Sickle cell anemia and sickle cell disease are disorders of hemoglobin in red blood cells that cause widespread tissue damage by leading to thrombosis (clotting) of primarily small blood vessels throughout the body. As a result of mutations in the hemoglobin beta chain gene under certain circumstances (dehydration, low oxygen environments, temperature extremes, etc) result in deformation of the red blood cells resulting in clumping and clotting (thrombosis). The deformed cells assume a sickle shape and they become more rigid.
The signs and symptoms can affect any organ or tissue. The primary symptom is intermittent pain which can be excruciating and debilitating. As a result of the small clots in blood vessels there is a lack of oxygenation of tissues downstream and cell death occurs. The spleen especially becomes scarred and dysfunctional in early childhood which compromises the immune system increasing the risk of recurrent infection such as sepsis, lung infections, and meningitis. In adults the primary causes of death in adults are secondary to pulmonary hypertension, brain strokes, and heart disease. The abnormal red blood cells break down and lead to anemia.
The eye, especially the retina, may suffer from lack of oxygen which leads to retinal damage and loss of vision. As a result, the eye attempts to form new capillaries which unfortunately bleed easily and cause scarring. In more advanced cases the retina may become detached.
This is an autosomal recessive condition which requires that both members of a pair of hemoglobin genes contain an alteration (mutation). The specific change varies but the alteration in one beta chain must create S hemoglobin while the other may also be an S chain (sickle cell anemia) or become a C or some other abnormal hemoglobin molecule (sickle cell disease). Frequently the sickling condition results in a child when one parent contributes the sickle gene and the other provides another sickle gene or a different abnormal hemoglobin. Such parents confer a 25% risk of sickle disease to each child.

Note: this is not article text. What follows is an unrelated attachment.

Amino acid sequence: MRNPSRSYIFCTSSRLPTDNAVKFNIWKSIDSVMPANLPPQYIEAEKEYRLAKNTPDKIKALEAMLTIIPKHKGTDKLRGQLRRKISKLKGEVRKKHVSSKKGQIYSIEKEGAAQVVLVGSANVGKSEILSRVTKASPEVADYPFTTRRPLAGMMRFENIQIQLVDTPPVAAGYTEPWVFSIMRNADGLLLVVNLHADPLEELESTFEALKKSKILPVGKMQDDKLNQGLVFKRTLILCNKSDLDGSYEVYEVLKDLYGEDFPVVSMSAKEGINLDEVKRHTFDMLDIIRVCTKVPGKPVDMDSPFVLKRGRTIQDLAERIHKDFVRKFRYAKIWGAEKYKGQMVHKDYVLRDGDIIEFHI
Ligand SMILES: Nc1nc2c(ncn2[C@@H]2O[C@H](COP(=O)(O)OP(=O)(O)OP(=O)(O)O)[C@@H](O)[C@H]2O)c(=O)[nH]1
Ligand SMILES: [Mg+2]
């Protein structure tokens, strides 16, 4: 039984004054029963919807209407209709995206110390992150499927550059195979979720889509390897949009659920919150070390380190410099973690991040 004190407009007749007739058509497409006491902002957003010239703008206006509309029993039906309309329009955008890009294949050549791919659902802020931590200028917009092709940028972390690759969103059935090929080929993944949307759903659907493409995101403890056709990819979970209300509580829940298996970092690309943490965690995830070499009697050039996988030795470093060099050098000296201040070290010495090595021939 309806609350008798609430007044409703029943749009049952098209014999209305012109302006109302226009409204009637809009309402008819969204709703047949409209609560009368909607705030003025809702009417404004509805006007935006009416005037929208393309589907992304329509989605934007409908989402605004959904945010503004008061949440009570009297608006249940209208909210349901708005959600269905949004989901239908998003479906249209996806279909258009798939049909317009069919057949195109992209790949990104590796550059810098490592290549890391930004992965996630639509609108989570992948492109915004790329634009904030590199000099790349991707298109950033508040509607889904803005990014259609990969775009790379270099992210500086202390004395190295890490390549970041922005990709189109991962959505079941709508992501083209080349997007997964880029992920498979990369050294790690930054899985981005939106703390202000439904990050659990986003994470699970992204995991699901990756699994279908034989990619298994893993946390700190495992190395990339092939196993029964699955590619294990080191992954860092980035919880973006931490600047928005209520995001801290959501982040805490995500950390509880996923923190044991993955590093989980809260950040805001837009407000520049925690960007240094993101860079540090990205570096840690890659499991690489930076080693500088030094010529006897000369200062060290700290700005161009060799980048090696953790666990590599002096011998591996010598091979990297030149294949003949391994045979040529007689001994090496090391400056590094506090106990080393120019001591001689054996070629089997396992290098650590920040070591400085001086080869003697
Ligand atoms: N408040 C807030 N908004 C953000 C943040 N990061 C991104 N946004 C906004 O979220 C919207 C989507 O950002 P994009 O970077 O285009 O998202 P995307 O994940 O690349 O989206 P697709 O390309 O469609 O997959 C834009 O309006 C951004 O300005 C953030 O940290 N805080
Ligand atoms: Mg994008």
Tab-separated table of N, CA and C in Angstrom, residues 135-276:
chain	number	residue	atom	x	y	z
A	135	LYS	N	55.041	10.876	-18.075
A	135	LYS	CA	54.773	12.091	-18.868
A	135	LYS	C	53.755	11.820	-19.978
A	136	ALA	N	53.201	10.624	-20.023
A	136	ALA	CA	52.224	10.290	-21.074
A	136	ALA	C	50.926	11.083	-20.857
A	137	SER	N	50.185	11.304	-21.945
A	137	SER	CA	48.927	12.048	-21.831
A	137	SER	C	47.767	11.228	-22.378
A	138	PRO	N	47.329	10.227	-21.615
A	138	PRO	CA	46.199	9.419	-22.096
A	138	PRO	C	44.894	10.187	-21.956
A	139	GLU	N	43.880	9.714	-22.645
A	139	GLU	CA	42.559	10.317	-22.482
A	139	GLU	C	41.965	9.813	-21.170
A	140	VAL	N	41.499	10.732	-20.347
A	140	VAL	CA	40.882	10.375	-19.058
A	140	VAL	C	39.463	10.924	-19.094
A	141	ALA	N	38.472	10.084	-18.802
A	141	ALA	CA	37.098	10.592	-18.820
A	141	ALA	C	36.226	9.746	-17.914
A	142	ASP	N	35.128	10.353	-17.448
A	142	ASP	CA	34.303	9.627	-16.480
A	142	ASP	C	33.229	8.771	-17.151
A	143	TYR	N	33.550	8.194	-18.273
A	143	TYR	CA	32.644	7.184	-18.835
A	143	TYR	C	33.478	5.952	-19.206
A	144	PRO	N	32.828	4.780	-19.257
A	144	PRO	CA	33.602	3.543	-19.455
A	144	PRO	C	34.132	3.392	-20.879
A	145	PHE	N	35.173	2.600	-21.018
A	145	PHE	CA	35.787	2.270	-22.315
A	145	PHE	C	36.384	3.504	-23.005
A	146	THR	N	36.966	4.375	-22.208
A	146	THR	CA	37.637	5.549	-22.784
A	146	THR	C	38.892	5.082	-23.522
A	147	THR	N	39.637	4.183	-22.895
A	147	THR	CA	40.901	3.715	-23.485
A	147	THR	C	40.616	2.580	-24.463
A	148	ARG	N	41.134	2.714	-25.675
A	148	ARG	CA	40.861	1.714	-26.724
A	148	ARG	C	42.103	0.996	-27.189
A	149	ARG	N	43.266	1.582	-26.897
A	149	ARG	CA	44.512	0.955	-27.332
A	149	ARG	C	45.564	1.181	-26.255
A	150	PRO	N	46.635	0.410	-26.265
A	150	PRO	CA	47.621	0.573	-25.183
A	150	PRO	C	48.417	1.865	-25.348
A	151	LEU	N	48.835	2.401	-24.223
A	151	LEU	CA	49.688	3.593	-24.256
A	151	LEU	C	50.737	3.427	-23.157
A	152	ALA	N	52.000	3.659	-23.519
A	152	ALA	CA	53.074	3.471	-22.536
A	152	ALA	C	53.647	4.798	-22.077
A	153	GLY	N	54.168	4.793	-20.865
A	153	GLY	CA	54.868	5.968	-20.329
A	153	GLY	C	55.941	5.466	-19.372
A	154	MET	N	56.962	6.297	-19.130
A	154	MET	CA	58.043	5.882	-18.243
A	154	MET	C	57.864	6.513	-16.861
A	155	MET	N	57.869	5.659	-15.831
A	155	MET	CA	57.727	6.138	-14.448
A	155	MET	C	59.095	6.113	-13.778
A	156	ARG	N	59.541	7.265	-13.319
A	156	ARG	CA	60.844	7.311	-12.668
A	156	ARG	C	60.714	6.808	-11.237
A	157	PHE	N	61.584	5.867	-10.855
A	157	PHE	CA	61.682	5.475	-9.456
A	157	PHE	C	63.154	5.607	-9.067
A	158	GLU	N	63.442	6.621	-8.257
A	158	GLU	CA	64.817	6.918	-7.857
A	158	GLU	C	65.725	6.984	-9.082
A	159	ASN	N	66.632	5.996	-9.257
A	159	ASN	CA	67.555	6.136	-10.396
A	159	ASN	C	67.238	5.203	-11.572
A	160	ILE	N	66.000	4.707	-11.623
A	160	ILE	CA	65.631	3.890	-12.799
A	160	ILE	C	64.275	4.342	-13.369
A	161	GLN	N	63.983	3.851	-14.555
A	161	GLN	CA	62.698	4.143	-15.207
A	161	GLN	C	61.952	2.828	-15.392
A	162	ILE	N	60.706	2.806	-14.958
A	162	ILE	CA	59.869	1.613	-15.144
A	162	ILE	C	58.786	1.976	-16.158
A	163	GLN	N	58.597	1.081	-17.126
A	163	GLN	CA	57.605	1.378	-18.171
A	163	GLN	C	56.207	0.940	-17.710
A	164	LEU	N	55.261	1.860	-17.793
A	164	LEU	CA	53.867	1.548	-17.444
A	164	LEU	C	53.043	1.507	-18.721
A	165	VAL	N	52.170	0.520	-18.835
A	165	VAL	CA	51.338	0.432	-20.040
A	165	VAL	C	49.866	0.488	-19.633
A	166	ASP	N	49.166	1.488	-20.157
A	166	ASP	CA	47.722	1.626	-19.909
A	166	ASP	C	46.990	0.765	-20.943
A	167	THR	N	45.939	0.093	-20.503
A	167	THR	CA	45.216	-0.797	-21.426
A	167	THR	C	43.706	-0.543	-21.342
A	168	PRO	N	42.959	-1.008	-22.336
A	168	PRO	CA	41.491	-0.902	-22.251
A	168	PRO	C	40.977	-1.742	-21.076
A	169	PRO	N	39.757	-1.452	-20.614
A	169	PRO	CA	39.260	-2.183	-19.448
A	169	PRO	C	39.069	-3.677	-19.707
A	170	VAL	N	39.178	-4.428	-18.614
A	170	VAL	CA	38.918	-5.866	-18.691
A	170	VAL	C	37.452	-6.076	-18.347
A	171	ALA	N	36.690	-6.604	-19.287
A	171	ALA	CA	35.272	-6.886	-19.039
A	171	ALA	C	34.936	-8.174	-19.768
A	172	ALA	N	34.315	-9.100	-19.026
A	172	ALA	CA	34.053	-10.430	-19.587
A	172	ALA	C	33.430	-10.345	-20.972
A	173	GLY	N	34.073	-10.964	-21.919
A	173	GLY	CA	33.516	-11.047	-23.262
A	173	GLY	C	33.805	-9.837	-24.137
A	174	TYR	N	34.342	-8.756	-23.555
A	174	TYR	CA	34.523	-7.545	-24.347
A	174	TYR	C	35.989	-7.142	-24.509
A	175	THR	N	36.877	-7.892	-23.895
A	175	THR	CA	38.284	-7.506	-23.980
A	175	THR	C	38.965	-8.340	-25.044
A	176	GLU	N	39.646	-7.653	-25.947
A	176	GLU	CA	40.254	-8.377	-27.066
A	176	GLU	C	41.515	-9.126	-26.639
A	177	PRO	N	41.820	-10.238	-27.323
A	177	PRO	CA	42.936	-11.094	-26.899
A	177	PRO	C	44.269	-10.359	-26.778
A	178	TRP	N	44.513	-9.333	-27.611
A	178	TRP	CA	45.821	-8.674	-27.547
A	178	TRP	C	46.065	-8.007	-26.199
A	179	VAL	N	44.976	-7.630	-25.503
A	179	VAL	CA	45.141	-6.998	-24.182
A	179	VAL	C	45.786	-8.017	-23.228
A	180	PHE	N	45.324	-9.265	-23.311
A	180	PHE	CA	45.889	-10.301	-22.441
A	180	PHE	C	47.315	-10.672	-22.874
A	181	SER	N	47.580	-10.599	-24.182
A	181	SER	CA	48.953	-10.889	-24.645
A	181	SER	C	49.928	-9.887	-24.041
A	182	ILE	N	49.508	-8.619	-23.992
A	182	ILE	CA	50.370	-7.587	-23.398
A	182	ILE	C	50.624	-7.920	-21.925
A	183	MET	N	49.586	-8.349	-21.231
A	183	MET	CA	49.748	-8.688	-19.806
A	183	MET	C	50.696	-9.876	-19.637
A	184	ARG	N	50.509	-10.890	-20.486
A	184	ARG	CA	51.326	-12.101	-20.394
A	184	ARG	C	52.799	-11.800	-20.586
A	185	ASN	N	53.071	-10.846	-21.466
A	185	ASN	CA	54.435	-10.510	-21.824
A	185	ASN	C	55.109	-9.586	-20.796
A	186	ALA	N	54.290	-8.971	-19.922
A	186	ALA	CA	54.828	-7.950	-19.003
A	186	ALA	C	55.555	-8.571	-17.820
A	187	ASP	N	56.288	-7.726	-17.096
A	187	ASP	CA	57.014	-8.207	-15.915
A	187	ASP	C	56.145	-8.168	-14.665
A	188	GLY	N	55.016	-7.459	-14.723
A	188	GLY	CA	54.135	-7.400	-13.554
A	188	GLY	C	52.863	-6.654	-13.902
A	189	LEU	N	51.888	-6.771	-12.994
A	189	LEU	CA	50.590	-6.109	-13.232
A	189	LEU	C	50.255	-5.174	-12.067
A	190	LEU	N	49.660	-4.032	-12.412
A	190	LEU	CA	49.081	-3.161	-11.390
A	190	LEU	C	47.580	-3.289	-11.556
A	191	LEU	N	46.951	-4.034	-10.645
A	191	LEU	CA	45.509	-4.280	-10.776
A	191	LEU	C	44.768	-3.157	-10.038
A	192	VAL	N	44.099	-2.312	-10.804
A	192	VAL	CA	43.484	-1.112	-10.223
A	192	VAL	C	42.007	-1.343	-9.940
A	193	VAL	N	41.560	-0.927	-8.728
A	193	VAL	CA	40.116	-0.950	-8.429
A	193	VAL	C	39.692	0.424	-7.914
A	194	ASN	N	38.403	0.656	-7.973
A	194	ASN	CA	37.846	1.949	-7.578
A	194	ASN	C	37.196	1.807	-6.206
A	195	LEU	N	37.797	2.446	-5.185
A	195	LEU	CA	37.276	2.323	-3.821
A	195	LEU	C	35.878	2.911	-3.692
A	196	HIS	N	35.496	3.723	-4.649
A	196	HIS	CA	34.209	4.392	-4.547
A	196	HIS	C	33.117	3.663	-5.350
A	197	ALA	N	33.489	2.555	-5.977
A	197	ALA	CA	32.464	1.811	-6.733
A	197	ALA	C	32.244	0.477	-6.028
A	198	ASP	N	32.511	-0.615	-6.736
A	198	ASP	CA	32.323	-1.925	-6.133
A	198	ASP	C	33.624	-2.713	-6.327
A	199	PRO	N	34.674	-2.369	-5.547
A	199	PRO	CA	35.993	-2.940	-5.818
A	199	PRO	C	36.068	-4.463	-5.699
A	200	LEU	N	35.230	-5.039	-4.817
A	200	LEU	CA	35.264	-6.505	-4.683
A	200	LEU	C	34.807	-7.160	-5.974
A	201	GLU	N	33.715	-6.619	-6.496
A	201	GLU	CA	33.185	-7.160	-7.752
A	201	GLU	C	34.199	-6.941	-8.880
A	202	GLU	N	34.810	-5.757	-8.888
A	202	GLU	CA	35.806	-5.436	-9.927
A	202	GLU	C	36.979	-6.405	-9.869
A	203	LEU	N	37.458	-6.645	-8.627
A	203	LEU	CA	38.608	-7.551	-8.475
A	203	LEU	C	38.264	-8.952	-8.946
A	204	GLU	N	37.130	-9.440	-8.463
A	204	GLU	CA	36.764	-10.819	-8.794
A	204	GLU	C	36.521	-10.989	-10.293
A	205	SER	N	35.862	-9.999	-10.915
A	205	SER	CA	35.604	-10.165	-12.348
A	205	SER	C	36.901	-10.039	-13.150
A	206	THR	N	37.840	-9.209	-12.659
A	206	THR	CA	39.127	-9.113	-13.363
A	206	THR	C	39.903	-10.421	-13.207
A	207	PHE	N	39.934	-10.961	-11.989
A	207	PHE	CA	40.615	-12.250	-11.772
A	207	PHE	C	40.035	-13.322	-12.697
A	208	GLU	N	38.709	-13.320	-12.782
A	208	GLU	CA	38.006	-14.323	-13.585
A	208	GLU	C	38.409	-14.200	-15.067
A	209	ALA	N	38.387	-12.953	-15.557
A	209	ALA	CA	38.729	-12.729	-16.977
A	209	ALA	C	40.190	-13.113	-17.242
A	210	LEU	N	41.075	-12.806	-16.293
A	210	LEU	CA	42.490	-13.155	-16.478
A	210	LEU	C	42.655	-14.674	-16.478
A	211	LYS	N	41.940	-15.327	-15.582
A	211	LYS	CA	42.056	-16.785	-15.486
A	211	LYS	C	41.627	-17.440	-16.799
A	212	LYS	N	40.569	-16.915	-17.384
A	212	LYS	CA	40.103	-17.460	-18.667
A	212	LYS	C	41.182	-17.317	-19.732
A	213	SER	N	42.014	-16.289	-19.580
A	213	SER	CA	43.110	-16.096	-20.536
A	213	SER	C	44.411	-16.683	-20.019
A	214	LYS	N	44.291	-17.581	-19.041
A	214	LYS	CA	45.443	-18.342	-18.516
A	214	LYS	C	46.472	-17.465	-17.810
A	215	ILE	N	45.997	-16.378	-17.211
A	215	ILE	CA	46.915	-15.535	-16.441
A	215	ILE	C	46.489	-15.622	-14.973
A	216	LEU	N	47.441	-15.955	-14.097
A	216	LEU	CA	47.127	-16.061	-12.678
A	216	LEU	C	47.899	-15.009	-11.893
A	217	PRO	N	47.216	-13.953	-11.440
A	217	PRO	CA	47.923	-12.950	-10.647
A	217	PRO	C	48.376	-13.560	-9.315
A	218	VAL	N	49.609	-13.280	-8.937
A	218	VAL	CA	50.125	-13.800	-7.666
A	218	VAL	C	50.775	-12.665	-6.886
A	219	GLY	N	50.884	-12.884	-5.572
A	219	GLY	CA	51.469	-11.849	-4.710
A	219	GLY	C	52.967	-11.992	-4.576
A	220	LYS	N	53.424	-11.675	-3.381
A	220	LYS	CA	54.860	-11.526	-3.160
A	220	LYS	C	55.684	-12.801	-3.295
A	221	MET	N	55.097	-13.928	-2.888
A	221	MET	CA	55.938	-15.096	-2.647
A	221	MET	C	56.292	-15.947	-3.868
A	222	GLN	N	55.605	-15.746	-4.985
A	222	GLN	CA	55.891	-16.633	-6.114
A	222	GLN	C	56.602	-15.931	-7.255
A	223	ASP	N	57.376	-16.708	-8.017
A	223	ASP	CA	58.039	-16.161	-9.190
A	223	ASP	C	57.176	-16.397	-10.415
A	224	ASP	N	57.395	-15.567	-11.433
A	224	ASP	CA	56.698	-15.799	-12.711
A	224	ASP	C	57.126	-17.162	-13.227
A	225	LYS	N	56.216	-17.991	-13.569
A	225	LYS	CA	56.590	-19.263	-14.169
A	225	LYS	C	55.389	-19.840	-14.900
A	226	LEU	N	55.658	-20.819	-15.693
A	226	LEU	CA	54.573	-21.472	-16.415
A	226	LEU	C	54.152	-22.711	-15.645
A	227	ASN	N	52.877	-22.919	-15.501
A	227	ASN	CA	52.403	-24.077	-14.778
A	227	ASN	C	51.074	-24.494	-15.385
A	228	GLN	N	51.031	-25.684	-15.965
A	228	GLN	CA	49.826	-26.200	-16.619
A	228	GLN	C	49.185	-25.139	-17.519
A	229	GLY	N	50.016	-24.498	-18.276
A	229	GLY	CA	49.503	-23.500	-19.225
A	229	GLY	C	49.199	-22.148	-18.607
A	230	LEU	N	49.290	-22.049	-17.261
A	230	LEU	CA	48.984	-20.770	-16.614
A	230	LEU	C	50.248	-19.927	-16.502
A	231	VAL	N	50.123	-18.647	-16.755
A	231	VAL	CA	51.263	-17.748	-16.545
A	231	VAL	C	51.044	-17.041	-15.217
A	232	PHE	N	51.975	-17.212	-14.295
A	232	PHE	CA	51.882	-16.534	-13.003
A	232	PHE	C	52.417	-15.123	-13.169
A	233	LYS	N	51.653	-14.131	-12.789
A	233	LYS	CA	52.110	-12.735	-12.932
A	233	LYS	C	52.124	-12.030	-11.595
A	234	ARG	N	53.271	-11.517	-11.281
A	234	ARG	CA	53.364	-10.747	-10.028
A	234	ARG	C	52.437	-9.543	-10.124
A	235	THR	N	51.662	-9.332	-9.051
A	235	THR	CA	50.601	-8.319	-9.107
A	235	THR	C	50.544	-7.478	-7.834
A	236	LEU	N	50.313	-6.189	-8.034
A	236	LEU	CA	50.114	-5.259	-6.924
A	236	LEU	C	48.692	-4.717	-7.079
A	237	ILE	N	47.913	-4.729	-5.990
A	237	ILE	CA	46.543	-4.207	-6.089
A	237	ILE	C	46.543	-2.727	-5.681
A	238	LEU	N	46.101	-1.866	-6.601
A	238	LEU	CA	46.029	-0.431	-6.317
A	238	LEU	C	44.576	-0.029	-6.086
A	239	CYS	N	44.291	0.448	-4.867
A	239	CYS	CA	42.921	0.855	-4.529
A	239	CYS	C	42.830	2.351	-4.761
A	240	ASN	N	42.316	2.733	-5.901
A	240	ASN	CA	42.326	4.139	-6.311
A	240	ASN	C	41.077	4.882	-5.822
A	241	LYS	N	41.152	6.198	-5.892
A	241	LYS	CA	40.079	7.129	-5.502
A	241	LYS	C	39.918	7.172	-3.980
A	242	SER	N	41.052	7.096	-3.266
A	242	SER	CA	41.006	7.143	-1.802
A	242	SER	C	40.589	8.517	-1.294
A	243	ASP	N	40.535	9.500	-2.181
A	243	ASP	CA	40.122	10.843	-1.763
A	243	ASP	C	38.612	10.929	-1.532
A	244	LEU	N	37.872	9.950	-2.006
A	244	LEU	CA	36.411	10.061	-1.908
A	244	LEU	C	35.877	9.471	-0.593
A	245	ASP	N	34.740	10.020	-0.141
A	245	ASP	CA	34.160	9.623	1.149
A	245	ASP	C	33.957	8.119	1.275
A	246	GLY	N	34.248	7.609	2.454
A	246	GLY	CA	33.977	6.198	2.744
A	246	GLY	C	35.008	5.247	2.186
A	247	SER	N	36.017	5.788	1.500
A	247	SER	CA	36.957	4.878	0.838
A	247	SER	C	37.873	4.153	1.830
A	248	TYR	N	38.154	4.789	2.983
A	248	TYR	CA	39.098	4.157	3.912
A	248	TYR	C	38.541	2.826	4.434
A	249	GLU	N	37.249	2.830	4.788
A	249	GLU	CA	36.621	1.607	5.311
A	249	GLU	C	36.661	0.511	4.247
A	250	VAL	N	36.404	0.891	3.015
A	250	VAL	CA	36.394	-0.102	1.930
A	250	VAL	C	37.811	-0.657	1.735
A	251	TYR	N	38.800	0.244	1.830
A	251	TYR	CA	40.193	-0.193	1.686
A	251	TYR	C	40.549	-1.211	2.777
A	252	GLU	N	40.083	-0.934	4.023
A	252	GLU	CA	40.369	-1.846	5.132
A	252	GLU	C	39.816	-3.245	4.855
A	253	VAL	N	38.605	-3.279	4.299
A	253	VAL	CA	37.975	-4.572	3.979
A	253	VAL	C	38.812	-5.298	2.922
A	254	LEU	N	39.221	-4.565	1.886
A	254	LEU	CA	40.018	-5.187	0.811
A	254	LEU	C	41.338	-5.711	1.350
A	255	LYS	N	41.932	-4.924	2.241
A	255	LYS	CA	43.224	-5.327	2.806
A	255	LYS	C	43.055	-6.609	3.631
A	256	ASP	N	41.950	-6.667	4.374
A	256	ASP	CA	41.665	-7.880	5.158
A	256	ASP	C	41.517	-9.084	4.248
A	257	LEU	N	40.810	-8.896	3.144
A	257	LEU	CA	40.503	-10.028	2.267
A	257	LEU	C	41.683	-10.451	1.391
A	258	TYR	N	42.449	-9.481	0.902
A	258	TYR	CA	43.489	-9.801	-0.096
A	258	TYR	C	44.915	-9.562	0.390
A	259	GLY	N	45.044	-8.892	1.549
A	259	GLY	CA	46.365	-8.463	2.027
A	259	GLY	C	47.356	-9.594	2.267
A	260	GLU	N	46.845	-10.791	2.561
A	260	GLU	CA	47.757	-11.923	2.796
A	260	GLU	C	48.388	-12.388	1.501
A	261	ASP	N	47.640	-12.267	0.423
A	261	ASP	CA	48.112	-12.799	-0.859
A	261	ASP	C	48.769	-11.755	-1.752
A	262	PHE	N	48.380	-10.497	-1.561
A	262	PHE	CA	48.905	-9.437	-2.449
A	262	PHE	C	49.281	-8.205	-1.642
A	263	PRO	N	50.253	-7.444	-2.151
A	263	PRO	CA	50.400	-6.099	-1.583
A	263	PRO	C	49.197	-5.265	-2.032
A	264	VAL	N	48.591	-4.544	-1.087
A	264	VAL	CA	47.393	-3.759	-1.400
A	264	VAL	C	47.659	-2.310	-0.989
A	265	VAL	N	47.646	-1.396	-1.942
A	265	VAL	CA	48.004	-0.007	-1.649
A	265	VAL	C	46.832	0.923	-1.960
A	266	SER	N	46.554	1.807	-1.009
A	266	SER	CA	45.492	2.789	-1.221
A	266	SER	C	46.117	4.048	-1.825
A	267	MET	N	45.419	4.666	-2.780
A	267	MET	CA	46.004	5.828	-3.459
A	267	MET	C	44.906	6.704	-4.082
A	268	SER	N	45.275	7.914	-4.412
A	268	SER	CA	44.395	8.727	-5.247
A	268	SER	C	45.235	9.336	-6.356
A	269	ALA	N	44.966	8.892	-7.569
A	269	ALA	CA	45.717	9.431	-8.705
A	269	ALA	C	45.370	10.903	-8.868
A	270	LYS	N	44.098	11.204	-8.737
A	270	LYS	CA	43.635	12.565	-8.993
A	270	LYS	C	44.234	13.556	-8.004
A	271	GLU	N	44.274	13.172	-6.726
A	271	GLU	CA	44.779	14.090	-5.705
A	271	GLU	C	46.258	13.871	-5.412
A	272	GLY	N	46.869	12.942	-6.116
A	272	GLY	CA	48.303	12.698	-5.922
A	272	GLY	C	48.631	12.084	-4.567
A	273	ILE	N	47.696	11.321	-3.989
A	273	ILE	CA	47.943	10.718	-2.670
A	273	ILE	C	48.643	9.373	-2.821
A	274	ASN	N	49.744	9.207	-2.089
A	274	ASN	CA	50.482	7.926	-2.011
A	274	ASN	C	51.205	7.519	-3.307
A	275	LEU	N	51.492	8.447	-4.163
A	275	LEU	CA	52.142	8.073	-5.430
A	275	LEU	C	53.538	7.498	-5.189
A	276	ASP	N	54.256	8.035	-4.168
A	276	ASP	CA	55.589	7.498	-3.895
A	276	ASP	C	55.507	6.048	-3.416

The diagnosis of sickle disease is usually made at birth since this is evaluated as part of mandatory newborn screening. The diagnosis should be confirmed by gene testing within 6 months of birth. Lifelong monitoring is required due to the progressive and widespread nature of this disease. Infections must be treated promptly and the retinal disease can be treated with a variety of treatments designed to prevent bleeding.
Patients with the abnormal hemoglobin in their red blood cells should avoid extremes of temperature, strenuous exercise, dehydration, and low oxygen environments. The drug hydroxyurea may be beneficial for chronic pain management although it has little benefit in episodes of sickling crisis.
Longevity is reduced and death from complications such as infections may occur at any time. The median survival age range for adults with sickle cell disease is considered to be 42 to 50 years. The major cause of death in adults is cardiovascular disease.